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You searched for +publisher:"University of North Carolina" +contributor:("YANG, SHAN"). Showing records 1 – 2 of 2 total matches.

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University of North Carolina

1. Yang, Shan. Development of Peptidase Resistant Reporters for Intracellular Enzymatic Activity.

Degree: Chemistry, 2012, University of North Carolina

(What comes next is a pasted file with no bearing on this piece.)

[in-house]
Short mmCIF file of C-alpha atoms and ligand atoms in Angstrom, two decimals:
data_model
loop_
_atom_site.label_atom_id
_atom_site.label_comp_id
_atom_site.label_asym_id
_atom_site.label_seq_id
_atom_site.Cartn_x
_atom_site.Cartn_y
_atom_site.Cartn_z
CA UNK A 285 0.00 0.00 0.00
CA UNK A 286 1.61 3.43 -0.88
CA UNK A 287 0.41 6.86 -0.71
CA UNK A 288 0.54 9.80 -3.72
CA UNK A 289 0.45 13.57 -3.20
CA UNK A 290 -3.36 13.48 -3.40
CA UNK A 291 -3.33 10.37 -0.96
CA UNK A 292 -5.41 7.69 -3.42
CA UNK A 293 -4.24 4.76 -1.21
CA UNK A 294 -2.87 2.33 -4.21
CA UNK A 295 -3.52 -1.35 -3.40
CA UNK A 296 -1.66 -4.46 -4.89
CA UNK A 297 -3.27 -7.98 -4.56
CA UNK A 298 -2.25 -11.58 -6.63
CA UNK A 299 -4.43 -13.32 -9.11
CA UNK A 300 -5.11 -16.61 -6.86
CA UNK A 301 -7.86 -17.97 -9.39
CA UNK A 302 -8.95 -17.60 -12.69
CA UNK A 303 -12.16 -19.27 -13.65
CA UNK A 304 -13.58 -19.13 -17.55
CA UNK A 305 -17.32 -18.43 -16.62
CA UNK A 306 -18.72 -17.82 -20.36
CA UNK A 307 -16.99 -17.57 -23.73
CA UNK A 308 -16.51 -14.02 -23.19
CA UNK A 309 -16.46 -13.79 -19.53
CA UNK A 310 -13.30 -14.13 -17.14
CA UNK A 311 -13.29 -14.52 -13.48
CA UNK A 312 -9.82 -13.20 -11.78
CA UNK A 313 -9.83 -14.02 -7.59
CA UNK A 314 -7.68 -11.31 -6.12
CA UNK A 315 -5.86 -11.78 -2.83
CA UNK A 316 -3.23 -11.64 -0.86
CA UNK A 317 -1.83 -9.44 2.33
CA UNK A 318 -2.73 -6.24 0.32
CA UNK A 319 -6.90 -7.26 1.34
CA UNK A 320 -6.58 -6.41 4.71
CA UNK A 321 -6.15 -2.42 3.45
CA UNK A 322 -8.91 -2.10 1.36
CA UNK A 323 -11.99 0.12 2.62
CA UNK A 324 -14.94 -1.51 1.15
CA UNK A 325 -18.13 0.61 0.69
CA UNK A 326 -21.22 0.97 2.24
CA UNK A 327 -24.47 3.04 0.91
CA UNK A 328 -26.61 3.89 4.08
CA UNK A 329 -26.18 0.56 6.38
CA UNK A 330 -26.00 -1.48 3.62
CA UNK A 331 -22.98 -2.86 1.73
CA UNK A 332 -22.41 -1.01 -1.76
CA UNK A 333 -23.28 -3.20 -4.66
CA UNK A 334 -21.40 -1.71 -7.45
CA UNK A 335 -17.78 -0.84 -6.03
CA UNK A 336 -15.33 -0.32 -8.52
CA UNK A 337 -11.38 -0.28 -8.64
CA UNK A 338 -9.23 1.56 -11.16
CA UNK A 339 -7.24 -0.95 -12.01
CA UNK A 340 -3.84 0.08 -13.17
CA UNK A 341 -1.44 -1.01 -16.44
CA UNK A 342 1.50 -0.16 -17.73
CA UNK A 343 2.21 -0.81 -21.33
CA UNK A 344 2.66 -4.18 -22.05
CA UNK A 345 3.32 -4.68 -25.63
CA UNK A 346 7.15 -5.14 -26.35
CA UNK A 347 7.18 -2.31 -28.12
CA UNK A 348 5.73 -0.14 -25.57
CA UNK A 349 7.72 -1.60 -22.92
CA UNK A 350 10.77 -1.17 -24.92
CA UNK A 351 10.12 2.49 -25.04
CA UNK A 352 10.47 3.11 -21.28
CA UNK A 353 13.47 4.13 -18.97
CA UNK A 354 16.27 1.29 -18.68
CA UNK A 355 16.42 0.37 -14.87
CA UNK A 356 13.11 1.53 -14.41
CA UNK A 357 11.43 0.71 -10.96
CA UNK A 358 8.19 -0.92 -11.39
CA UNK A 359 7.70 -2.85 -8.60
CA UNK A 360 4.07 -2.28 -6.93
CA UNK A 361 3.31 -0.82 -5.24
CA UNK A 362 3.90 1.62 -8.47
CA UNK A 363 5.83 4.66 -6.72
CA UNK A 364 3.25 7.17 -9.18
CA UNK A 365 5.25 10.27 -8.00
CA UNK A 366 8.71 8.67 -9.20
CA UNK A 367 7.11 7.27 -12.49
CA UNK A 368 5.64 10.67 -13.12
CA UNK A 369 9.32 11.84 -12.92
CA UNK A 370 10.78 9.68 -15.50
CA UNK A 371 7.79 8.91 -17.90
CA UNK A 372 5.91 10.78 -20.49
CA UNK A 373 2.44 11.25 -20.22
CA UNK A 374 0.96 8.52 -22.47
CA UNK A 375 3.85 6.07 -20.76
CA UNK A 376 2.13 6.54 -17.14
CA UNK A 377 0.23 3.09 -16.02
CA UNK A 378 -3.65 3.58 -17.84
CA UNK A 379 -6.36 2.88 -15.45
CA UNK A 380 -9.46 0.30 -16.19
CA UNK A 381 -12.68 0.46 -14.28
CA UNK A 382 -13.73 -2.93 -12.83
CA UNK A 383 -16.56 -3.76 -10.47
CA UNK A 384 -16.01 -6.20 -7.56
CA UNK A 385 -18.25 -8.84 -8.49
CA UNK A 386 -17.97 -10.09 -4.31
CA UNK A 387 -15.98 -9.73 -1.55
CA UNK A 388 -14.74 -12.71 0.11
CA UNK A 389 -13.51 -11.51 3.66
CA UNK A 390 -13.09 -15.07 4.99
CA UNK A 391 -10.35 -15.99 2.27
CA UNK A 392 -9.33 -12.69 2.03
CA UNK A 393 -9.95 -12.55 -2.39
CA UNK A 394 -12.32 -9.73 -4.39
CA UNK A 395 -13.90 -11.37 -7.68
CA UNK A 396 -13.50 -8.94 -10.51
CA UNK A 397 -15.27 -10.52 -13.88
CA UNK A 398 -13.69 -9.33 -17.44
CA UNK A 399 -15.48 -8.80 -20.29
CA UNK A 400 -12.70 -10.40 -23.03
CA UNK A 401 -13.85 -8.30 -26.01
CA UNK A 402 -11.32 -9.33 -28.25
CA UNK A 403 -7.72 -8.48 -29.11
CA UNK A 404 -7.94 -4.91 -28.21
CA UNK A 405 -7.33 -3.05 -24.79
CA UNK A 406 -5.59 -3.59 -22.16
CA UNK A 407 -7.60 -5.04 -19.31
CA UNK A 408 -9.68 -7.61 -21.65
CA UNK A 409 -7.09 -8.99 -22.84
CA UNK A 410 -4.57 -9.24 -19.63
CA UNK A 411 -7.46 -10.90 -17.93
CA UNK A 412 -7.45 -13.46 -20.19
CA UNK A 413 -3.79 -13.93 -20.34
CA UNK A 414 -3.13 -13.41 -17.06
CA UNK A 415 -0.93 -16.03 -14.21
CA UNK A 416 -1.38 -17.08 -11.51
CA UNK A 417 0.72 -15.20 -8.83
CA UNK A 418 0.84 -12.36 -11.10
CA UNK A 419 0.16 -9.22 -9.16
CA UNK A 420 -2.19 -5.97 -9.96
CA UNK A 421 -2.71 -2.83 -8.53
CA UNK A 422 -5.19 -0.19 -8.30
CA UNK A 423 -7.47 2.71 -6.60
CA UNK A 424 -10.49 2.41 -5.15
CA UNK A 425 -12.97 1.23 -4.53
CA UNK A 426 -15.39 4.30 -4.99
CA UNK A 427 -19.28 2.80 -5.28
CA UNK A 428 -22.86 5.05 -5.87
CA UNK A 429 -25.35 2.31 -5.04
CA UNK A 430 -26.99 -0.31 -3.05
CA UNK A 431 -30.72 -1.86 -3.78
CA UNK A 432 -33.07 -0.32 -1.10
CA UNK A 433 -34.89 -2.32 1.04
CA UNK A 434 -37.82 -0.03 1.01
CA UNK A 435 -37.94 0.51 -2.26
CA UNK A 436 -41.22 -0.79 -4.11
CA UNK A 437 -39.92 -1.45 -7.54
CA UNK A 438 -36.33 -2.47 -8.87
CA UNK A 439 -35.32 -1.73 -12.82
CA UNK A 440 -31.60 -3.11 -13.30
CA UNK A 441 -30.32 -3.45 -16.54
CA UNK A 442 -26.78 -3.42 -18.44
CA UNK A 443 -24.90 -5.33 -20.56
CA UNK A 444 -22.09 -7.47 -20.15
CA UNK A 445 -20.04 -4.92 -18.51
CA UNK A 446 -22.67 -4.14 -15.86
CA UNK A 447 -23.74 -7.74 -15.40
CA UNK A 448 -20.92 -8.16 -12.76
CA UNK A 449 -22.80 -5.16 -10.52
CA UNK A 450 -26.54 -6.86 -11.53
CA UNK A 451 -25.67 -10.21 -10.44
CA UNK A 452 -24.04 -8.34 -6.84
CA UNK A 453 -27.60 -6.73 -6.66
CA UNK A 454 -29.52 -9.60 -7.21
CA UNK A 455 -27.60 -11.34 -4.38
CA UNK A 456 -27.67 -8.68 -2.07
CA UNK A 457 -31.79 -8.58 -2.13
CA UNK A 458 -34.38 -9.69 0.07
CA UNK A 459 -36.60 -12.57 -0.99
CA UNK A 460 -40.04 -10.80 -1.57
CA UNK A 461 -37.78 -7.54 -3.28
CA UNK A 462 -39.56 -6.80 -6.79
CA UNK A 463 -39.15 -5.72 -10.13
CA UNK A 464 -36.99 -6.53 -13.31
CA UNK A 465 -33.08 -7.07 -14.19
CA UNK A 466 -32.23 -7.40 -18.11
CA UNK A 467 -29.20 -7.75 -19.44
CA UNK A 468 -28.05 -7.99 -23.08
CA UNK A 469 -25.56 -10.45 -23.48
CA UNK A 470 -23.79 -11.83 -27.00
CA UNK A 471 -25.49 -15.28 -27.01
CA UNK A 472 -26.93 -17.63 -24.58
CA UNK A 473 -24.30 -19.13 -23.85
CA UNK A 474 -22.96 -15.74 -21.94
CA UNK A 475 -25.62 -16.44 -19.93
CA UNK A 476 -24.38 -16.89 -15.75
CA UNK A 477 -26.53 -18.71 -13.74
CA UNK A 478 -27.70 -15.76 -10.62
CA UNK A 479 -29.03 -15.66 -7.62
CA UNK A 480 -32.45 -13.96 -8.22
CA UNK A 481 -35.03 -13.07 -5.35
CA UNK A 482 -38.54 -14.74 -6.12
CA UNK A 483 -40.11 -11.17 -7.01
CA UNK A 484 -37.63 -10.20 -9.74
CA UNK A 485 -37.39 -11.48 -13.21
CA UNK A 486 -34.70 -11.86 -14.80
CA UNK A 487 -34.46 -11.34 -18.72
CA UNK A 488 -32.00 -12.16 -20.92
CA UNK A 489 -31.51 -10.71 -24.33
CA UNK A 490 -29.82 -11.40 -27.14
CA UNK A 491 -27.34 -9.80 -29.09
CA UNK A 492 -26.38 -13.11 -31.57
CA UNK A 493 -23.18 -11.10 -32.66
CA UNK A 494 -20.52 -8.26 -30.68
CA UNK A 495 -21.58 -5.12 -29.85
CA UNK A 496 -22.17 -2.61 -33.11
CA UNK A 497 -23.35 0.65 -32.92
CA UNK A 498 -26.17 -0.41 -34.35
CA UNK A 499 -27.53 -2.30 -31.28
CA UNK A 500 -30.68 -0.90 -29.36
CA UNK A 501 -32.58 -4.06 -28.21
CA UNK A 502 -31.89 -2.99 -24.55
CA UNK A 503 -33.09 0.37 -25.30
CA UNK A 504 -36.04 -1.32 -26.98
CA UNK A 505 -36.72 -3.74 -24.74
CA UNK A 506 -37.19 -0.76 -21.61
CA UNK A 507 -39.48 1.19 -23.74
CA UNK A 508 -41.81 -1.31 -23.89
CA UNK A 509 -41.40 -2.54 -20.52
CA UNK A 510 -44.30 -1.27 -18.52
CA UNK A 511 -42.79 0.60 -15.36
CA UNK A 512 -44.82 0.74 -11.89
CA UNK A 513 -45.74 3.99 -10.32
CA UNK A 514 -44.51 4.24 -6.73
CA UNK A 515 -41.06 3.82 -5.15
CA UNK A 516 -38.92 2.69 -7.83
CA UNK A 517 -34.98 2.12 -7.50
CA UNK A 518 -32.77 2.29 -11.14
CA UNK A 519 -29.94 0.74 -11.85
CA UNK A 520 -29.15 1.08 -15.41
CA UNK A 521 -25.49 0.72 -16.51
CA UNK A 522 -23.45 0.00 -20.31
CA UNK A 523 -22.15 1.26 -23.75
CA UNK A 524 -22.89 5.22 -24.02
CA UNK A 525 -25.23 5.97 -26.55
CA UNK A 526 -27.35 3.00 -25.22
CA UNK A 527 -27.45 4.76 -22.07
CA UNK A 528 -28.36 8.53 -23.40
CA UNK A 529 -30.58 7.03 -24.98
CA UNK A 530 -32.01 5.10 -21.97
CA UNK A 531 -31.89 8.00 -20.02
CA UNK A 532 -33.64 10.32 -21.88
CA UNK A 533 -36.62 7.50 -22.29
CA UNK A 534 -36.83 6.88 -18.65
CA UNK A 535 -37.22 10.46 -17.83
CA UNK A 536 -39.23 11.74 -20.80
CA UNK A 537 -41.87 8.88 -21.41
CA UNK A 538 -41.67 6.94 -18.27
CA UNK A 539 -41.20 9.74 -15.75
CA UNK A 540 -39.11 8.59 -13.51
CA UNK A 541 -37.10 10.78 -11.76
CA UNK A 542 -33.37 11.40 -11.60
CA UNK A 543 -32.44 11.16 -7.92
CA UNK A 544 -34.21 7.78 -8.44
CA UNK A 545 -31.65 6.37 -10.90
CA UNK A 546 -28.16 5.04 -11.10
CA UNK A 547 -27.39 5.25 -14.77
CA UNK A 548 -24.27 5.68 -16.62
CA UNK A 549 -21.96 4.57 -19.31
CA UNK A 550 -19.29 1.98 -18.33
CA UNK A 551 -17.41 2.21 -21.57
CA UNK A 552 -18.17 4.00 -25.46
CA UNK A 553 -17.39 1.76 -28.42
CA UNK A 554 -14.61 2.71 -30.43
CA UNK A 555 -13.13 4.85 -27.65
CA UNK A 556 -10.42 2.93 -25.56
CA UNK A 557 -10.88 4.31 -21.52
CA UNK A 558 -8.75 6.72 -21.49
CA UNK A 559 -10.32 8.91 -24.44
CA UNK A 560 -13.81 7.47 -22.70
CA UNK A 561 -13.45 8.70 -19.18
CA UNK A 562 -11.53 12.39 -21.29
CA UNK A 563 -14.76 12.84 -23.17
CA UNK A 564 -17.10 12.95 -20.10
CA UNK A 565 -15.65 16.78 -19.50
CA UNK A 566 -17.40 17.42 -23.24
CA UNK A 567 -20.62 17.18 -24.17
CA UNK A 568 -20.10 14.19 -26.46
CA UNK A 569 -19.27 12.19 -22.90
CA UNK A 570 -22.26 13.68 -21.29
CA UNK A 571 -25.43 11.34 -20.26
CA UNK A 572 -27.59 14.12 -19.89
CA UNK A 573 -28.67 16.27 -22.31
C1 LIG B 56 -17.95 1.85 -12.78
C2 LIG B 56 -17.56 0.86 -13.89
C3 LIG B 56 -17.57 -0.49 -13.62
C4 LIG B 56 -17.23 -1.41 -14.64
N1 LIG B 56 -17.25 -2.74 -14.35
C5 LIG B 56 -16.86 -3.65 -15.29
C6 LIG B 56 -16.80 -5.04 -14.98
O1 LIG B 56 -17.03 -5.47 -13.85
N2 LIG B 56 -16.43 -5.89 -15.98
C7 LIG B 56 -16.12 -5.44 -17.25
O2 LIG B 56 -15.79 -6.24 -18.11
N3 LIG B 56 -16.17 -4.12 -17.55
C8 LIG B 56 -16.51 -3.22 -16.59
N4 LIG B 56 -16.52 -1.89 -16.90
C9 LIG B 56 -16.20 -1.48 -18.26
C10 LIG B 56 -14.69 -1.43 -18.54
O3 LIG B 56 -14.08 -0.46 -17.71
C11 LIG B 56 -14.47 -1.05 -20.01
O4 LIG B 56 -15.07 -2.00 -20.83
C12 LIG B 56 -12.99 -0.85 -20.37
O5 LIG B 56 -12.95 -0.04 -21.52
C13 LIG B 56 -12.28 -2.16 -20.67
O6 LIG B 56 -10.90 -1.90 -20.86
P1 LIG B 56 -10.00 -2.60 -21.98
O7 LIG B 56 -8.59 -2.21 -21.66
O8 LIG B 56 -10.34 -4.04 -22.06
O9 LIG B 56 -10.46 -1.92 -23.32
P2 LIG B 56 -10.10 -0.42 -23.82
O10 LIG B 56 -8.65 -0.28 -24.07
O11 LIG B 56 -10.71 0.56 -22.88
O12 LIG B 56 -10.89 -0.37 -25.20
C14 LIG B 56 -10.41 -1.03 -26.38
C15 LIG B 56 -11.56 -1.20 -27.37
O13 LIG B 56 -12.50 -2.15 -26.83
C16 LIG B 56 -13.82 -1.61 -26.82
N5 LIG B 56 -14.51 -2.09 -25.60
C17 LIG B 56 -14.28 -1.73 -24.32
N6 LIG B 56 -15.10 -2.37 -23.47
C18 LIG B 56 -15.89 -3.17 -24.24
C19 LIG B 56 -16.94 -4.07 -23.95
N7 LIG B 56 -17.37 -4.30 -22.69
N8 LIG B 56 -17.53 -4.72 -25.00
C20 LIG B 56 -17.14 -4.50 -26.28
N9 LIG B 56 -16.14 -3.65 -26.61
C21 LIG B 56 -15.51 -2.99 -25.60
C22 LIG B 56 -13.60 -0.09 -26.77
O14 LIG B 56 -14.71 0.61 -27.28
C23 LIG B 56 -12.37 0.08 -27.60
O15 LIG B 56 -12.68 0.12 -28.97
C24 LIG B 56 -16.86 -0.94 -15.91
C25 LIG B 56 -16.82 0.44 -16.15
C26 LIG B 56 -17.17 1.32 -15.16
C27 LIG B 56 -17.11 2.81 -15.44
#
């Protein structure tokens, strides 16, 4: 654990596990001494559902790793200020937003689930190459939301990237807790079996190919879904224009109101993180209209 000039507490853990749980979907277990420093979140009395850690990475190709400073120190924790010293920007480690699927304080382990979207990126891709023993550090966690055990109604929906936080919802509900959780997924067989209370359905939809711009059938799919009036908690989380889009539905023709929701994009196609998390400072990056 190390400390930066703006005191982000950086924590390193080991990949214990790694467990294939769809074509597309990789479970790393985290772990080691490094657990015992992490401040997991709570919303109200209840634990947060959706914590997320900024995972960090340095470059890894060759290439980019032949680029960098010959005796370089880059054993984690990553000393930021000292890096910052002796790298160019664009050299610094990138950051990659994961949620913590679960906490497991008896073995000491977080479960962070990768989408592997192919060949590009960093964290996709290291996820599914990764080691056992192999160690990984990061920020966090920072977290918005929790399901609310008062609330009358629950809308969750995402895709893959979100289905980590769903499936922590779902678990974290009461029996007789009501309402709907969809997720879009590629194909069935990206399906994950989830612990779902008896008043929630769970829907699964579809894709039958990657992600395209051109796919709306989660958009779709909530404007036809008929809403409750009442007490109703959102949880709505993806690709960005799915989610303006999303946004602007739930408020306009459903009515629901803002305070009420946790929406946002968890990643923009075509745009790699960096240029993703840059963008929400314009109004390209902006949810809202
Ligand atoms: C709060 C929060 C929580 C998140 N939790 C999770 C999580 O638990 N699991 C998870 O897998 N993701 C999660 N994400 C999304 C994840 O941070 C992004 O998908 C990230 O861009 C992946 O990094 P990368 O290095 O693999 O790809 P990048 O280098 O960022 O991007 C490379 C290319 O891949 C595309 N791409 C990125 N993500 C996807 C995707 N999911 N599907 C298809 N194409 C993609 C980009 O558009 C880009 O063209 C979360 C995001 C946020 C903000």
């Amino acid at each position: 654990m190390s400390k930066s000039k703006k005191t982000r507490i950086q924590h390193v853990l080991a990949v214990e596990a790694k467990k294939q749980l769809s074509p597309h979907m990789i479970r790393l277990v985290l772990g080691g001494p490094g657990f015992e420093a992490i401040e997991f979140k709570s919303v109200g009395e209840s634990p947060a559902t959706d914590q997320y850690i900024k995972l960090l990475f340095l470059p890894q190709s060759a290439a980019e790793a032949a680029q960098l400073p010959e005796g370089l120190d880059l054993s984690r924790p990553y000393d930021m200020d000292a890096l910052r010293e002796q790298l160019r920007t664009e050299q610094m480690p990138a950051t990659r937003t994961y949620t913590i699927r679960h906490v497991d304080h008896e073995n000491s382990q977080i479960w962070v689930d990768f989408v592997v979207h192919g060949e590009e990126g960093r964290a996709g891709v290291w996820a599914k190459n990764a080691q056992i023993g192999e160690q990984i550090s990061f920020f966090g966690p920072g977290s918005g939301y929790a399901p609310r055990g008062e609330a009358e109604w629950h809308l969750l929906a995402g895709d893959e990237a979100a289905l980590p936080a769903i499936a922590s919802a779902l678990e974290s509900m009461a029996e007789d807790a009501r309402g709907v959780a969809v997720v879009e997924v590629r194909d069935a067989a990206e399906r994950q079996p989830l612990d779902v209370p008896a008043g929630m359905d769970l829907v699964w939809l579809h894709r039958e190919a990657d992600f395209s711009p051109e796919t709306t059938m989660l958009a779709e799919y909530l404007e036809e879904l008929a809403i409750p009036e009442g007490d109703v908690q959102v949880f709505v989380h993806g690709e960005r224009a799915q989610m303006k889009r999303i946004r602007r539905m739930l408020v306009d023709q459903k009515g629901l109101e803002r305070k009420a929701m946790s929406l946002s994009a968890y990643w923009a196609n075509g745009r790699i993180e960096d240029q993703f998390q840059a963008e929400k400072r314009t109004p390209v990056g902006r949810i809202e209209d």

There is an increased interest in using peptides with consensus site motifs as reporters to assess enzymatic activity in living cells for cancer research. However, the application of these reporters is often challenged by the short lifetimes of these peptides due to hydrolysis by peptidases within the cell. Since the majority of intracellular peptidases possess catalytic sites buried deep within a cavity, the linearized peptide can access these spaces from the N-terminus and are subsequently degraded. Here, appending a bulky group to the N-terminus of a linear peptide is proposed to overcome this issue. This bulky group might block the access of the peptide to sterically hindered peptidase catalytic sites and improve the lifetime of peptide within cells. Previous work demonstrated that small folded motifs based on beta hairpins were resistant to peptidases in vitro. These small beta hairpins were termed protectides in this work due to their ability to resist hydrolysis by peptidases. Several designs of protectides are presented in this work for multiple enzymes. For Abl kinase, three designs were utilized: two non-crosslinked beta-bend peptides; two crosslinked beta hairpin peptides; and a FlAsH-tetracysteine beta hairpin complex. For Protein Kinase C and the proteasome, a series uncrosslinked protectide based on WKWK peptide structures developed by the Waters lab were designed and evaluated. These protectides are linked to the N-terminus of a kinase substrate peptide via a polyethylene glycol (PEG) linker. Capillary electrophoresis with laser-induced fluorescence (CE-LIF) detection was used to quantify peptide breakdown and phosphorylation. The studies also demonstrated that the protectide-peptide constructs provided protection to the substrate from cytosolic peptidases and they remained substrates for the target kinase both in cell lysate and single intact cell assays. Additionally, successful development of protectide-peptide constructs to be utilized as reporters for other intracellular enzymes was demonstrated. Substrate reporters to measure proteasome activity were designed utilizing the same strategy. For this purpose, it was investigated whether protectide-peptide constructs could be ubiquitinated, a critical requirement for recognition by the proteasome. An S100 lysate was used to test the designed reporter's ability to be ubiquitinated. It was determined that protectide-peptide conjugation could be ubiquitinated by S100 lysate assay. Advisors/Committee Members: Yang, Shan, Allbritton, Nancy.